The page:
I am a public school teacher, but I choose not to hate or envy those whose hard work and innovation have brought them greater wealth than I have. They have taken nothing from me. My life is the result of my choices. Each of us is responsible for dealing with and improving our own circumstances.
My house is only worth 1/3 of what I’m paying for it, but I will not scapegoat a small group of people whose work is related to New York’s financial district. I will not associate the illegal malfeasance of a very few with the wealthy population in general–such prejudiced thinking has always led to atrocities. Many of our country’s economic problems were caused by the reckless buying and poor preparation among us in the middle class, anyway. It’s time we grew up and admitted it.
I’ve had difficulty paying bills on time and providing for my family, but I do not feel entitled to demand that wealthier people are obligated to bail me out. This is a free country, and we believe in private property.
I have had student loans in the five figures. I paid them off by budgeting and sacrificing. Nobody forced me to take out those loans, and nobody else was responsible for paying them back.
I pay no income taxes, yet I benefit from public services. I will not have the gall to impose upon the wealthy a convenient vision of what they “must” provide for others. There is no such thing as an objective “fair share.”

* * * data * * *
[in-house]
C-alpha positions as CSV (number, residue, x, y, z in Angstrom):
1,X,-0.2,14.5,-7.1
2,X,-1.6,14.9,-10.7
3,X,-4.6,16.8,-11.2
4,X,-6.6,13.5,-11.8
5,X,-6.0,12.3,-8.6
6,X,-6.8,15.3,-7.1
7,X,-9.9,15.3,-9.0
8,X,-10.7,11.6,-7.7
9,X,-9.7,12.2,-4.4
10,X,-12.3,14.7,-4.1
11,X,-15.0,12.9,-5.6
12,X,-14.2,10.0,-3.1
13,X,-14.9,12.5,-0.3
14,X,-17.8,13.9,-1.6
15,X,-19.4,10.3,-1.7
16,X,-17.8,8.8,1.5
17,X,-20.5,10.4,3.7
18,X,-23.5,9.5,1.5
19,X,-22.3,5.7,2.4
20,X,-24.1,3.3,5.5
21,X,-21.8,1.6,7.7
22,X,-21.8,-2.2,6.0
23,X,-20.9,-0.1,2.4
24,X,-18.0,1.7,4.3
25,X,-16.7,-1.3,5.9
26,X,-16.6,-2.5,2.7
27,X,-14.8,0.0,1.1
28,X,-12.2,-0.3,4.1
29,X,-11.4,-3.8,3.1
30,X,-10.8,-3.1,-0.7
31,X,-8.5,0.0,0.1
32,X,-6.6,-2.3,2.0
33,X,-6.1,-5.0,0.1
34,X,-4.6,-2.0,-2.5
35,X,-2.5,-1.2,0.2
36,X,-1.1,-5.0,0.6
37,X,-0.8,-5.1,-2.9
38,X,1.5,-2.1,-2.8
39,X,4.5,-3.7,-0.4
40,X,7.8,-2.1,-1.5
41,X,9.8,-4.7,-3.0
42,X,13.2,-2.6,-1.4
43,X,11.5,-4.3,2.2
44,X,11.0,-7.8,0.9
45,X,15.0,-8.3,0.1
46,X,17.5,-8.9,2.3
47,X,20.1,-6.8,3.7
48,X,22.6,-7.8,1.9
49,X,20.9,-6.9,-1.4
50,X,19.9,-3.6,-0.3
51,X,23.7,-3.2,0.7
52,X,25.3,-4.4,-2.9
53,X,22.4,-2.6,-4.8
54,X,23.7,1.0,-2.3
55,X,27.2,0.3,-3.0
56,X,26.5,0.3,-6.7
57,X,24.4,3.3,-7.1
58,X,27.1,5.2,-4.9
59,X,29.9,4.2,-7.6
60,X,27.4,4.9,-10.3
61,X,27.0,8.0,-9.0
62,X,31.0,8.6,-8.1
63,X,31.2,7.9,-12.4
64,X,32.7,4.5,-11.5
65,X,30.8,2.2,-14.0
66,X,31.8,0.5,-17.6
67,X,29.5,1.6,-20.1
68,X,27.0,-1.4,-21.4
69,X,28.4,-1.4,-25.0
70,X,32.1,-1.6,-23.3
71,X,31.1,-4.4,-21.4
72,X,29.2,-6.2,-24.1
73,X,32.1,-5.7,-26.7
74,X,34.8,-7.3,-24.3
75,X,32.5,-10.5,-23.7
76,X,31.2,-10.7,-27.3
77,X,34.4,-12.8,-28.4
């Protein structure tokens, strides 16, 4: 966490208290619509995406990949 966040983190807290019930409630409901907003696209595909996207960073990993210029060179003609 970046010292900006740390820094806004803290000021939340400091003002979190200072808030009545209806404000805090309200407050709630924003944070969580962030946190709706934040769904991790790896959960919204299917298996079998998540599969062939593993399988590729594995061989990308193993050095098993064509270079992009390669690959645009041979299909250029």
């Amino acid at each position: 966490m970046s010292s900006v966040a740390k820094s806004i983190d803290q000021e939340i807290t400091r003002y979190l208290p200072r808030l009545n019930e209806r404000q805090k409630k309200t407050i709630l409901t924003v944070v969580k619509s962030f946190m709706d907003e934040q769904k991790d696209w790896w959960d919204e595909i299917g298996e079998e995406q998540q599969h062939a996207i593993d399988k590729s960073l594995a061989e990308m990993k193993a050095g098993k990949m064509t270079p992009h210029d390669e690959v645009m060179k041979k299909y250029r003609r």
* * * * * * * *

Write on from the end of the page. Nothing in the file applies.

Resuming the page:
I am the 99%, but I support the 1%.
Let’s imagine that there are no billionaires. None of the world’s super rich exist, and no one else has taken their places.
How exactly would people in the American middle class have more wealth if, say, Bill Gates or Steve Jobs or Warren Buffet or Rupert Murdoch had never been born?
Without the major industrialists , innovators, and, yes, capitalists of modern times, wouldn’t we all in fact be very much poorer?
It is wrong to hate minorities and to pick on people who are different from you, unless the minority you’re picking on is the rich. Then, apparently, it’s an important civic responsibility to publicly harass them. If you aren’t kind enough to a politically correct group, you’re a bigot and a bully. If you openly slander and threaten the rich, you’re an activist.
I took a class in college in African American Literature. An interesting “chicken or the egg” issue came up early on: America didn’t participate in slavery because it was a fundamentally racist society, America developed racism because it embraced slavery. It was in the 18th century, for example, that American seminaries started teaching future ministers that black people didn’t have souls.
Why did such odious ideas arise? Because of cognitive dissonance–people couldn’t stand enslaving others if they were equally human, so they had to start thinking of them as something less than normal to assuage their consciences.
Most of the things I’ve seen about the rich paying “their fair share” are so heavily loaded with harsh language against the rich, like the irrational racial prejudices of the past, that it can only be that we’ve decided to stigmatize their wealth the way we used to stigmatize skin color: so we can assuage our consciences about this virtual slavery.
Just yesterday alone, I read a few columns and political cartoons about the budget that were all soaked in tones of violent anger towards the rich. This isn’t about helping the poor, it’s about hating the rich.
Remember those Washington Mutual ads a few years ago which mockingly showed a couple of dozen older white men in suits acting spoiled, superior, and out of touch? Imagine an ad campaign that made fun of a negative stereotype about anybody other than rich white men. Outrageous.